I’ve spent so many years turning the world into words, feeling not just bound by a project but surrounded by it, that it's a profound and pleasing release to not be experiencing the intense level of concentration mixed with abstraction that governs my life when I'm in the middle of a book. With another book tour this spring in the U.S. and one in Germany in the fall, I don’t expect to be working on a new book in 2010 either. Time off. There’s music in those words.

In one of my favorite Henry James stories, “The Middle Years,” a writer sums up his life and the life of many artists: “We work in the dark–we do what we can–we give what we have. Our doubt is our passion and our passion is our task. The rest is the madness of art.”

It’s good, for a time, to not feel that driven.

For more about Lev Raphael, listen to him live on The Muse & You with Mark David Gerson, Thursday, June 17 at 1pm ET. If you miss the live broadcast, you'll find the download link here.

You can also learn more about Lev and his work on his web site, which also contains contact information.

Lev thanks editor and memoirist Mike Steinberg for the discussion that led to conceiving this essay.

Sunday, June 13, 2010

New ONLINE Coaching Group for Writers: Starts June 29 via Skype

An online coaching group for writers...

Available wherever you are!

Online via Skype

"I LOVED and was absolutely inspired by the coaching group!"
~ MM, Los Angeles, CA

...a small writers’ group that blends sharing, support and creative community with inspiration, instruction and professional guidance...
...a group that keeps you accountable and committed...
...a group that honors where you are in your creative process yet challenges you to meet your potential and move forward in your writing and in your life.

That group exists for you. It's the
online version of my
Coast to Coast Voice of the Muse Coaching Group for Writers, and it launches on Tuesday, June 29 online via Skype for a 5-week guided experience of creative commitment and acceleration.

It doesn’t matter where you live.
• As long as you have access to a computer with a high-speed (not dial-up) connection.

It doesn't matter what your genre or medium is, or your level of experience.
• This online Coast to Coast Coaching Group is open to everyone -- even non-writers...whether you're a novice or seasoned, whatever is you create.

It doesn't matter whether you have a project that’s ongoing, stuck or ready to kick off, or whether you just want help establishing and maintaining a regular writing rhythm...
• The
Coast to Coast Coaching Group will keep you empowered, motivated, inspired and on track with your writing and creative projects.

See it as a blend between a writing workshop and individual coaching, an opportunity to bring your creative projects, writing questions and related life issues into a forum that carries that same nurturing and accelerating energy as you would expect to experience in my classes or workshops.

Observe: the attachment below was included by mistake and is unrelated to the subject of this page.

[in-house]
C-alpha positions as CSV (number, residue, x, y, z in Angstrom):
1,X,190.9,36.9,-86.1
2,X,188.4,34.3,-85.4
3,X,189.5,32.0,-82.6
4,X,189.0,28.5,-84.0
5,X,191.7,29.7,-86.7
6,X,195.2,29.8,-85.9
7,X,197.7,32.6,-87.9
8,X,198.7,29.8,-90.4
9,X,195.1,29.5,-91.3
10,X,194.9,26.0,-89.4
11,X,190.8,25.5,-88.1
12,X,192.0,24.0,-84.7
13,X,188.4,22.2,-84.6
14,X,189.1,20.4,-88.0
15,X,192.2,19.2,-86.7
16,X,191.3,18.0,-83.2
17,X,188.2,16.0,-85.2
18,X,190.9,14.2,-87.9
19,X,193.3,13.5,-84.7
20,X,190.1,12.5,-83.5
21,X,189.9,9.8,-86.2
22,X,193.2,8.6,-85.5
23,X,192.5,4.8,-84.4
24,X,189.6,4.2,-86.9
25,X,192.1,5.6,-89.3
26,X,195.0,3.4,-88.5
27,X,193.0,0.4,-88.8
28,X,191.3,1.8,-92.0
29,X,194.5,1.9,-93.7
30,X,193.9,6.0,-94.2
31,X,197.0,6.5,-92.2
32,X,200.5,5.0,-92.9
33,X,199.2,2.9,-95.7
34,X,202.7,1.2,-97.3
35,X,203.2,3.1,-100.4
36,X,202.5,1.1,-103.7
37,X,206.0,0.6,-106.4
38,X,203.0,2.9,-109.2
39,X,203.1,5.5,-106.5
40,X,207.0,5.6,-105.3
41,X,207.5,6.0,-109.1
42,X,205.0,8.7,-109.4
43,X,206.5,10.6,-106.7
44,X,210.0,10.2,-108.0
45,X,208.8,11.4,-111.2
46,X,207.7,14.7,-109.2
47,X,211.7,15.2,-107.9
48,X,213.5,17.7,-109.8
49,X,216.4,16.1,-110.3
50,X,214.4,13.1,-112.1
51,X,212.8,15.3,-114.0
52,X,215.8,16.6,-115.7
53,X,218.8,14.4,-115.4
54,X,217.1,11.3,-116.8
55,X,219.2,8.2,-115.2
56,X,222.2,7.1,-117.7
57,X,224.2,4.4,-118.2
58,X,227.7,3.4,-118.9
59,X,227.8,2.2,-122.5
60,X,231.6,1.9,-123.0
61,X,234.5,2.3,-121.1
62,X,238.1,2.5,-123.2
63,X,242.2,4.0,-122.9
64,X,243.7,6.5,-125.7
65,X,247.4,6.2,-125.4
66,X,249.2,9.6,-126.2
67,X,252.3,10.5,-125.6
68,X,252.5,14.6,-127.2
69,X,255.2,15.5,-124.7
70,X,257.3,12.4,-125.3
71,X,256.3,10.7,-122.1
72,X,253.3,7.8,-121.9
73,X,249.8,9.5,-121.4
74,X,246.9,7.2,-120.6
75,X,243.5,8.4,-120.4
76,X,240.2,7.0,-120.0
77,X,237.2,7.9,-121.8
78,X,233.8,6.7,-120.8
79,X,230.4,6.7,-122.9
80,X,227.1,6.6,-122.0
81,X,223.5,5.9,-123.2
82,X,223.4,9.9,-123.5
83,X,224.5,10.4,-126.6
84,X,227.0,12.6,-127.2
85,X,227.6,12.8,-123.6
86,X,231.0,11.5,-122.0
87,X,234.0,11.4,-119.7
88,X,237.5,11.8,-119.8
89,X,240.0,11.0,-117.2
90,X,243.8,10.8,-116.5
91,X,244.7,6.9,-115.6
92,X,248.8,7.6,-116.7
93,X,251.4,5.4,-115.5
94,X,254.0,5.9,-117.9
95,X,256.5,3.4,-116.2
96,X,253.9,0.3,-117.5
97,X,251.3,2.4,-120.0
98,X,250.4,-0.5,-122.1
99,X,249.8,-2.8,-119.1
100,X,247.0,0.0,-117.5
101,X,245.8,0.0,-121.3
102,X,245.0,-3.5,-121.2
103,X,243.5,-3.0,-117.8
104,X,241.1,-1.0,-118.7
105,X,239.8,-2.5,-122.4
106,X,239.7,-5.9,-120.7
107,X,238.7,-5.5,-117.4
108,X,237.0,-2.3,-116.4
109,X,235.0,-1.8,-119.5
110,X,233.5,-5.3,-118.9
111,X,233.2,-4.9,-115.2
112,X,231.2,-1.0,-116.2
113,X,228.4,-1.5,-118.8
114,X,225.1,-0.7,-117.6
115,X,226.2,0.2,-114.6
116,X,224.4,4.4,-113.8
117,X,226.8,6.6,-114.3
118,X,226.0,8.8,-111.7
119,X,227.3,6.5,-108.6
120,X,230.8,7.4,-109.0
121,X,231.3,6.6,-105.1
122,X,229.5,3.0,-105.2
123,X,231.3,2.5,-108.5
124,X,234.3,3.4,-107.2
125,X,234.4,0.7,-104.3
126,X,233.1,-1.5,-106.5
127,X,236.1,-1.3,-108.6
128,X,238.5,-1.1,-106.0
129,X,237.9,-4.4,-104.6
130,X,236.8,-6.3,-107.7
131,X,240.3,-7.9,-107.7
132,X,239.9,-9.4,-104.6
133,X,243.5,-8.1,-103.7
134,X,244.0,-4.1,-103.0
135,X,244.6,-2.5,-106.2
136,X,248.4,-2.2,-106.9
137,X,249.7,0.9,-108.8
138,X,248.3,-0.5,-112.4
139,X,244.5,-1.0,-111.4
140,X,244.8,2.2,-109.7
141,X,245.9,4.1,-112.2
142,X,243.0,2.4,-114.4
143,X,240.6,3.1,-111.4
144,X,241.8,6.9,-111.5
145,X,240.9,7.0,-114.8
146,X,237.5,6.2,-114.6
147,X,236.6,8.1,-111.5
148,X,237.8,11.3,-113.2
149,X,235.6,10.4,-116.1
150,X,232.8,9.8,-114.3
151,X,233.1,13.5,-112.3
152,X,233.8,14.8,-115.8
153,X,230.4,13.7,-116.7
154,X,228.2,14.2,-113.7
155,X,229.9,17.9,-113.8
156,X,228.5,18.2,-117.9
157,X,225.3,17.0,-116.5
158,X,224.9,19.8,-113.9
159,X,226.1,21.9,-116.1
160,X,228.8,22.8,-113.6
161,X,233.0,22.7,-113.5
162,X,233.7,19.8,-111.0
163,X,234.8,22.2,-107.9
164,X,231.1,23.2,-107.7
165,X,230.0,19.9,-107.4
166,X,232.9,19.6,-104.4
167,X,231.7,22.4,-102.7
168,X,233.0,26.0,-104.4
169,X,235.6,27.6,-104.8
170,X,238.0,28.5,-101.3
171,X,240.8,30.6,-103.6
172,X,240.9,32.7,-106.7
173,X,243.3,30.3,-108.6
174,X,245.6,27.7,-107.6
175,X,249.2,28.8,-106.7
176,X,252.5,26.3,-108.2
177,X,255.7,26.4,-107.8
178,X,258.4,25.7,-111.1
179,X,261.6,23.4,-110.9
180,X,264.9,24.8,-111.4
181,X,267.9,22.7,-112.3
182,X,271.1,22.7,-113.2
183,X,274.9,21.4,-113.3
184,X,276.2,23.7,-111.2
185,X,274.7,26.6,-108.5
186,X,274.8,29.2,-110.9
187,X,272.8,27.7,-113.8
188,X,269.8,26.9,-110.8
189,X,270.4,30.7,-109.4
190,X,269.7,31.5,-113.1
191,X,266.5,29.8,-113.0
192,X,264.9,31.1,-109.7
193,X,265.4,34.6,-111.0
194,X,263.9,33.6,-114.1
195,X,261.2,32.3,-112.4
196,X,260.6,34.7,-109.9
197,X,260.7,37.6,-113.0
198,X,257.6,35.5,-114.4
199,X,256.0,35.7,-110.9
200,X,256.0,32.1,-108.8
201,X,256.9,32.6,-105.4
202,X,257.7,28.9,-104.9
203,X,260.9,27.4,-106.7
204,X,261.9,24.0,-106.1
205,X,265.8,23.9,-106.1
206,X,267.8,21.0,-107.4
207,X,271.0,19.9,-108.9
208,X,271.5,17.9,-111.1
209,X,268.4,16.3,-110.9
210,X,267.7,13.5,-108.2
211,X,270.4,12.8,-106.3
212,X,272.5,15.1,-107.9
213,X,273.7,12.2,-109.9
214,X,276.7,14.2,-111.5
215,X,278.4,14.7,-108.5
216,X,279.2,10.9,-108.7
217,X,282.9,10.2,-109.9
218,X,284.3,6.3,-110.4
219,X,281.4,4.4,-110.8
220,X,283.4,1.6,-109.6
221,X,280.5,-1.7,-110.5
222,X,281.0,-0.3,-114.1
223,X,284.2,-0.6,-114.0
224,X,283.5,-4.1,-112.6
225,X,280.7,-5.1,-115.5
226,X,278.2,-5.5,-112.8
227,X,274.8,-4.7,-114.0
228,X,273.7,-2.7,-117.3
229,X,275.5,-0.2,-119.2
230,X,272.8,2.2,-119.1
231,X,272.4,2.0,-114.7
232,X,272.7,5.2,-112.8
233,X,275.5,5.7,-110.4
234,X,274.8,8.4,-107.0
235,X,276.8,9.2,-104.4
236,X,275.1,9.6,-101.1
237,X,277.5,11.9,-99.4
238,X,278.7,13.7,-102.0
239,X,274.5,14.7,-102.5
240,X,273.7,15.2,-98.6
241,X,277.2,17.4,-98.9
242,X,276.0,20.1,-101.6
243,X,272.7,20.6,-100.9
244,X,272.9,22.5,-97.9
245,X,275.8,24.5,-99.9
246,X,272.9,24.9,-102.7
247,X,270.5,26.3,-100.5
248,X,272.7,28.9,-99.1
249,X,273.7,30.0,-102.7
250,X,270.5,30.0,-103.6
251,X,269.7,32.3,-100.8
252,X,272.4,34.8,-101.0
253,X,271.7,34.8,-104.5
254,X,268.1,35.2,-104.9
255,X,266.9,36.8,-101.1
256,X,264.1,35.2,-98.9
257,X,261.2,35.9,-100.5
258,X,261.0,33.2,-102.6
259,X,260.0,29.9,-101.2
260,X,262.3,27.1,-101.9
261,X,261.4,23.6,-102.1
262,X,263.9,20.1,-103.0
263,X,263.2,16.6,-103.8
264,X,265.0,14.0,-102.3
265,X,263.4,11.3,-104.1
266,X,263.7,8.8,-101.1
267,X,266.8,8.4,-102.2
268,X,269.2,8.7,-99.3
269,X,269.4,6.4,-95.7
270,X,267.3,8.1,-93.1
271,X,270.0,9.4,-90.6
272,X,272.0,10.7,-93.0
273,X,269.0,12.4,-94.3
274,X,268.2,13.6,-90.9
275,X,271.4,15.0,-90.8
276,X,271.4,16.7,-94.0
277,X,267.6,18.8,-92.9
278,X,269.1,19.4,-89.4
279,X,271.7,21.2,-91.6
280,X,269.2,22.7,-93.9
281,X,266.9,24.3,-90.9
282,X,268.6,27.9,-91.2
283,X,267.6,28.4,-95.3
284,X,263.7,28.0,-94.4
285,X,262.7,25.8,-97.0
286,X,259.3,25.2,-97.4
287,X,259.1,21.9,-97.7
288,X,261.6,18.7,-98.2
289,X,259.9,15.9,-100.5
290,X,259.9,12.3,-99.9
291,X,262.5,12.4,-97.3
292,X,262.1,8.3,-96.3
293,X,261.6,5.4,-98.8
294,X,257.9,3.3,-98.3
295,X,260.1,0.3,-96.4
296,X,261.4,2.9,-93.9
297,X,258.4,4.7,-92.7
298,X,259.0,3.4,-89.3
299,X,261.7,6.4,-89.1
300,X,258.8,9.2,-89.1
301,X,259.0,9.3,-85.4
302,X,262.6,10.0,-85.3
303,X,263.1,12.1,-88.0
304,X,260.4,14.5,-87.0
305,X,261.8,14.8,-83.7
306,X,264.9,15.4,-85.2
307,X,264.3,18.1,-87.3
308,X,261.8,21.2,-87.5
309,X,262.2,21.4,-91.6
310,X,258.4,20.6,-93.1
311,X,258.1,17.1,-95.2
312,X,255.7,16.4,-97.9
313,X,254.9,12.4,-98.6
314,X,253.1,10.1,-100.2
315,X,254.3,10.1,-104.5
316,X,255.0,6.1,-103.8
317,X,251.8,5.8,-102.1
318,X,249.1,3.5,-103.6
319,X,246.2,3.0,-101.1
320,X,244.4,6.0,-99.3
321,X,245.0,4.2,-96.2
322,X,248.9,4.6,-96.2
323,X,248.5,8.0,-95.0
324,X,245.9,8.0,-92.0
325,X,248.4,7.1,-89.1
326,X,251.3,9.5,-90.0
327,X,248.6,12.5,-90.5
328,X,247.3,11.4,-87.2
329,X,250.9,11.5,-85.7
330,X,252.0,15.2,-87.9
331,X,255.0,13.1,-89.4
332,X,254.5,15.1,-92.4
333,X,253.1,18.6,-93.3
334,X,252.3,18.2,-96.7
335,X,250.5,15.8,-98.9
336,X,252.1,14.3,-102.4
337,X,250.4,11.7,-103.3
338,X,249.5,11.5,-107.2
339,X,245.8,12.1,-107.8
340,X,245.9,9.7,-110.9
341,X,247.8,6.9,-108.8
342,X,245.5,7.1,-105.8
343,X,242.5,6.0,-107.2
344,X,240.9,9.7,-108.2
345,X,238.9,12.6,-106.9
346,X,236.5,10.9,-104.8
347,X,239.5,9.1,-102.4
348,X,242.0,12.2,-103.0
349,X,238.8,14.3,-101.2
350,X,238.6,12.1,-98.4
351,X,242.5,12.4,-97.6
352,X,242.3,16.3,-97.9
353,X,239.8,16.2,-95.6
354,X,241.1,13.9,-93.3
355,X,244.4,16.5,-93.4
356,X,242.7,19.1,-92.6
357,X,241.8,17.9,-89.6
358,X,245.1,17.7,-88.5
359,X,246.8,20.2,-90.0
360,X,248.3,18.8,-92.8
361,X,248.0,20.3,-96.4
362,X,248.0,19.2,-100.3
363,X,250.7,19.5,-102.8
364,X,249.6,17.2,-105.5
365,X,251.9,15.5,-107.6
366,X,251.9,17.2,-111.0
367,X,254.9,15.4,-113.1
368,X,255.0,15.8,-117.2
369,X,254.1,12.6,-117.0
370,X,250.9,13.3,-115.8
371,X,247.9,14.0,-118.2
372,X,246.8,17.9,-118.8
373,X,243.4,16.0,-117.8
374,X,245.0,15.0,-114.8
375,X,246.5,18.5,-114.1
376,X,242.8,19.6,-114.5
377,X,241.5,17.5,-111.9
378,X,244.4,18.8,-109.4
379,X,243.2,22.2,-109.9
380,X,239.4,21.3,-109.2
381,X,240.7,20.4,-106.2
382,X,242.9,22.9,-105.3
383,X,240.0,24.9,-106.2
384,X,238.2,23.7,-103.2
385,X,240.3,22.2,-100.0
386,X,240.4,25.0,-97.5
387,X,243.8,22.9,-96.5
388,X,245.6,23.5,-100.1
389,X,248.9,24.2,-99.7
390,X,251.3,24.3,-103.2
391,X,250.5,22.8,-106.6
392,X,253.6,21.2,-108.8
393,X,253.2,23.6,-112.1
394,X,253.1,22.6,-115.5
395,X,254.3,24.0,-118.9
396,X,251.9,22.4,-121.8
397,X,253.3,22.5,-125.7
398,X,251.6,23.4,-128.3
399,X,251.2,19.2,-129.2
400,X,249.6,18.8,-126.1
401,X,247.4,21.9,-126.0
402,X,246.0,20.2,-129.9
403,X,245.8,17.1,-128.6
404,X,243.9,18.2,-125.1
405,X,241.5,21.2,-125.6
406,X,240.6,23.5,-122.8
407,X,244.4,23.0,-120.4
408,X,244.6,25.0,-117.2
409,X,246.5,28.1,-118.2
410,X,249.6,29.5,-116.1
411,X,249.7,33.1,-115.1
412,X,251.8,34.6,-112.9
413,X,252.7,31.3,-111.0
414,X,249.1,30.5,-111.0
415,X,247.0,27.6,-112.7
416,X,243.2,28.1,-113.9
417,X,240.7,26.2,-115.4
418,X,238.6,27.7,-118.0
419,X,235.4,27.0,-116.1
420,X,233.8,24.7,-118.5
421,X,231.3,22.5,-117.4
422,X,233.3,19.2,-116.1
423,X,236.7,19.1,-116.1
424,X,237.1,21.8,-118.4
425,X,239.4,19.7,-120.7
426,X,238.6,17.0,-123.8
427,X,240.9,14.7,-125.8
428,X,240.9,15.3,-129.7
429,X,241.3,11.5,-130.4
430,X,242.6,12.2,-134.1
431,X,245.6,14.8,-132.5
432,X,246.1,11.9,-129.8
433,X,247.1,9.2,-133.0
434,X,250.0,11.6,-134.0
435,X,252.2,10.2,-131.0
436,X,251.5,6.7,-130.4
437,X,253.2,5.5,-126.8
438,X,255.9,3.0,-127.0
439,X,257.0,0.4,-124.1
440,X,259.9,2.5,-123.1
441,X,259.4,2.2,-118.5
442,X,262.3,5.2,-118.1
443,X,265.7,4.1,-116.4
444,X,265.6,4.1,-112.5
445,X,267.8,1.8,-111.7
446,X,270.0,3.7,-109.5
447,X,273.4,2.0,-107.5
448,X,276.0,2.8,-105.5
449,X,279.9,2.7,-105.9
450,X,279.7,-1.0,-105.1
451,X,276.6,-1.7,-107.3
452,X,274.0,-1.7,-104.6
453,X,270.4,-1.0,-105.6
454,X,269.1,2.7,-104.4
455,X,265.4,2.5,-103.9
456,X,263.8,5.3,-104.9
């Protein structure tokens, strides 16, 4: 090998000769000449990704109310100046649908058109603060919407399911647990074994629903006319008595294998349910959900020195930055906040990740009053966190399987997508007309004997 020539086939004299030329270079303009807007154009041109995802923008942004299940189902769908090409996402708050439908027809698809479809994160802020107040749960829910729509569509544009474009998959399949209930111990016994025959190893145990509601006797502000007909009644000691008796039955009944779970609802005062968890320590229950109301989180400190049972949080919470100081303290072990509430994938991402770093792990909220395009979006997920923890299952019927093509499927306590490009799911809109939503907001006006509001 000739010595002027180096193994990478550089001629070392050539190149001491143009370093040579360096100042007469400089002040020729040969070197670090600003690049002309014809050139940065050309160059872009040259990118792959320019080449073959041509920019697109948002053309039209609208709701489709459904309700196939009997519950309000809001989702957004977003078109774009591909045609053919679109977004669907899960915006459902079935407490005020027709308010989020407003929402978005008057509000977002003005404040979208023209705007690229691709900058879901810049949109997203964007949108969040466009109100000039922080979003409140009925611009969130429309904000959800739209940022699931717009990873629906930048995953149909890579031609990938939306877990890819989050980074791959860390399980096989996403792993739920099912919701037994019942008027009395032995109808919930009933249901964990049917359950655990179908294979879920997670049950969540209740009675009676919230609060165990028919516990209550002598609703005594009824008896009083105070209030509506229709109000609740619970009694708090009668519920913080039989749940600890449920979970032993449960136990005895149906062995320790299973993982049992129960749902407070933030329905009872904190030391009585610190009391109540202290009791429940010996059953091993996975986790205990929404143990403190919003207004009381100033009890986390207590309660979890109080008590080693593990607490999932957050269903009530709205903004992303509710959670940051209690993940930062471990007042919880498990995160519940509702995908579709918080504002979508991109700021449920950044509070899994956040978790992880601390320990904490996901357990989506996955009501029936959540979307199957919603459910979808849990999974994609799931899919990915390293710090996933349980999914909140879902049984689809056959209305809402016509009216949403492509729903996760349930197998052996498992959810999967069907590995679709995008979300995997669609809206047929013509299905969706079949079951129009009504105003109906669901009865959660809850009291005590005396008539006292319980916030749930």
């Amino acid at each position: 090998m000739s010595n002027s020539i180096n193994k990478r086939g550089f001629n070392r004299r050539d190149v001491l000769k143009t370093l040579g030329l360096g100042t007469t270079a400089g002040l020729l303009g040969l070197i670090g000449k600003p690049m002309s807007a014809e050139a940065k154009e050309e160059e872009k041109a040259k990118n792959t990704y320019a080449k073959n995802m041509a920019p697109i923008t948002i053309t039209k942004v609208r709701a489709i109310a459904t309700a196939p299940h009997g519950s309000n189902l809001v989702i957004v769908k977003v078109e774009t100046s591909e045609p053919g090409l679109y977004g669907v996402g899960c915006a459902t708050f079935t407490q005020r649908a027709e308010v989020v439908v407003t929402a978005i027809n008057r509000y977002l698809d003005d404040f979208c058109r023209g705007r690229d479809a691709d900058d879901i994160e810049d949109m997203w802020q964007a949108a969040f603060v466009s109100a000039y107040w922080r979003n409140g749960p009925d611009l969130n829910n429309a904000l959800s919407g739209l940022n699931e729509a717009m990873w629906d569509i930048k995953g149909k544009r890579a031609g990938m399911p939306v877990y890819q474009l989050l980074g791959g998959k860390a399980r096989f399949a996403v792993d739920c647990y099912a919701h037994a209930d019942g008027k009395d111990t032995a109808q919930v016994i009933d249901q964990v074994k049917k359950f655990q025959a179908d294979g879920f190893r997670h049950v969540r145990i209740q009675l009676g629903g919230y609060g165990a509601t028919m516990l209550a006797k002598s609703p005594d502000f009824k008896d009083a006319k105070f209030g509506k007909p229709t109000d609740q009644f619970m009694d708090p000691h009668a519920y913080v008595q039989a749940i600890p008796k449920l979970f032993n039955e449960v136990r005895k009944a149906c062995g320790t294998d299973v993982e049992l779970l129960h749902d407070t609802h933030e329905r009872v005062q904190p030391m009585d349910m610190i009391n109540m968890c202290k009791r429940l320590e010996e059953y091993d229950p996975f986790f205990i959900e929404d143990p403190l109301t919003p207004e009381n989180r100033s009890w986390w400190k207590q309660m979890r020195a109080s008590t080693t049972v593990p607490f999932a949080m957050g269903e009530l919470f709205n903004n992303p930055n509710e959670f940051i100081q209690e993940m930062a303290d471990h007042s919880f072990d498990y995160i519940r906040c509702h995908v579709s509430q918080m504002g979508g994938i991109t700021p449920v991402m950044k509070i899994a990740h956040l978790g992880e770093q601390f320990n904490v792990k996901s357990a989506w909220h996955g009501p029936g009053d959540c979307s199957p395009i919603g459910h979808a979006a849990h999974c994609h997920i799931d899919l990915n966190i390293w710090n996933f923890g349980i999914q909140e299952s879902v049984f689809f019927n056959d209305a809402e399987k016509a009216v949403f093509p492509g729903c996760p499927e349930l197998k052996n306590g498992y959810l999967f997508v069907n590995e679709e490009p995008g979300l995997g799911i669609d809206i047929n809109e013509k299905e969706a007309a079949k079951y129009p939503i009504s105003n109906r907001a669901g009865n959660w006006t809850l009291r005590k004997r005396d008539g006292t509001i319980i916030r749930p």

"I'm amazed by the insights I've gained by being part of this group."
~ HK, Spencer, NY

The group runs for 5 Sunday evenings, beginning June 29 (skipping July 6).

Sessions start at 6:30pm PT / 9:30pm ET and take place online on your computer using Skype. (Free Skype software required. Webcam not required.)

The number of participants is strictly limited to insure that everyone has a full opportunity to be coached.

Register now on my web site, using a credit/debit card or PayPal. (For other registration options or for information about private coaching/mentoring, contact me.)

I hope you can make it. I’m looking forward to helping propel you forward in your writing, in your projects and/or in your creative expansion!

• For information about all my upcoming events and experiences, visit my page at

Art Credits: Beach computer from The Harvest Blog; Creative Community Image from

Wednesday, June 9, 2010

Whose Story Is It?

"Without characters there's no story."
~ Karl Iglesias, Writing for Emotional Impact

"When I hit a real block, I find it’s usually because I've...said something false or made a character do what he doesn't want to do."
~ Anne Tyler

About a year ago, I was listening to a guest speaker -- let's call him Tom -- at a writer's group. He was talking about characters.

"In the first half of your story," he said, "let your characters do what they want. But when you get to the second half, you've got to reign them in."

Tom was pretty insistent, and it was all I could do to not jump up and shriek NO!...not to the first half of his statement, but to the second.

I was reminded of that story some months later when I began working with a new coaching client. She'd written a powerful memoir -- so powerful that it had been nominated for a literary award. Now, a fictional character had accosted her in a misty Irish glen and was insisting that she write his story.

"But I've never written a novel," she exclaimed. "I don't know how!"

"You don't have to know how," I replied. "All you have to do is write his memoir."